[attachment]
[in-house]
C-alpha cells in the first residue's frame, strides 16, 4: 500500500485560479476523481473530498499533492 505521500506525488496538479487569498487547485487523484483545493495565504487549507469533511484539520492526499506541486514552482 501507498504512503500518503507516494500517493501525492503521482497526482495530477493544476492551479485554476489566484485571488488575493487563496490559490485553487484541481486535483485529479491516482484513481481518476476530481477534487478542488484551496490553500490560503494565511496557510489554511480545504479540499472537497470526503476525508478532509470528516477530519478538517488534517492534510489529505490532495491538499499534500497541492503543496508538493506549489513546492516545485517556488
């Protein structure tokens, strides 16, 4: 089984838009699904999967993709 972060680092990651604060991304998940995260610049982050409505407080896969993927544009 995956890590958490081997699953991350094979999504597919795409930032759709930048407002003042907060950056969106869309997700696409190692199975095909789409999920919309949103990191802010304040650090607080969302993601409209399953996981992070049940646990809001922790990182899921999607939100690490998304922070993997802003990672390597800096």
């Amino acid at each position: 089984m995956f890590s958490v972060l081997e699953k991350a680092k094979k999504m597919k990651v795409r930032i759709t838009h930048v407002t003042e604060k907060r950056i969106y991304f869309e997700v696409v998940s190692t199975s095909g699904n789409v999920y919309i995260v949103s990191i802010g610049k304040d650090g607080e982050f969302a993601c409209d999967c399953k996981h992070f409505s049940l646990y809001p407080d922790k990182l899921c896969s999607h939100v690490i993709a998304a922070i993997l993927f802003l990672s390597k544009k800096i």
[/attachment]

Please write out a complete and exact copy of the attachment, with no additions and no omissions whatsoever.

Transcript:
[in-house]
C-alpha cells in the first residue's frame, strides 16, 4: 500500500485560479476523481473530498499533492 505521500506525488496538479487569498487547485487523484483545493495565504487549507469533511484539520492526499506541486514552482 501507498504512503500518503507516494500517493501525492503521482497526482495530477493544476492551479485554476489566484485571488488575493487563496490559490485553487484541481486535483485529479491516482484513481481518476476530481477534487478542488484551496490553500490560503494565511496557510489554511480545504479540499472537497470526503476525508478532509470528516477530519478538517488534517492534510489529505490532495491538499499534500497541492503543496508538493506549489513546492516545485517556488
């Protein structure tokens, strides 16, 4: 089984838009699904999967993709 972060680092990651604060991304998940995260610049982050409505407080896969993927544009 995956890590958490081997699953991350094979999504597919795409930032759709930048407002003042907060950056969106869309997700696409190692199975095909789409999920919309949103990191802010304040650090607080969302993601409209399953996981992070049940646990809001922790990182899921999607939100690490998304922070993997802003990672390597800096």
């Amino acid at each position: 089984m995956f890590s958490v972060l081997e699953k991350a680092k094979k999504m597919k990651v795409r930032i759709t838009h930048v407002t003042e604060k907060r950056i969106y991304f869309e997700v696409v998940s190692t199975s095909g699904n789409v999920y919309i995260v949103s990191i802010g610049k304040d650090g607080e982050f969302a993601c409209d999967c399953k996981h992070f409505s049940l646990y809001p407080d922790k990182l899921c896969s999607h939100v690490i993709a998304a922070i993997l993927f802003l990672s390597k544009k800096i």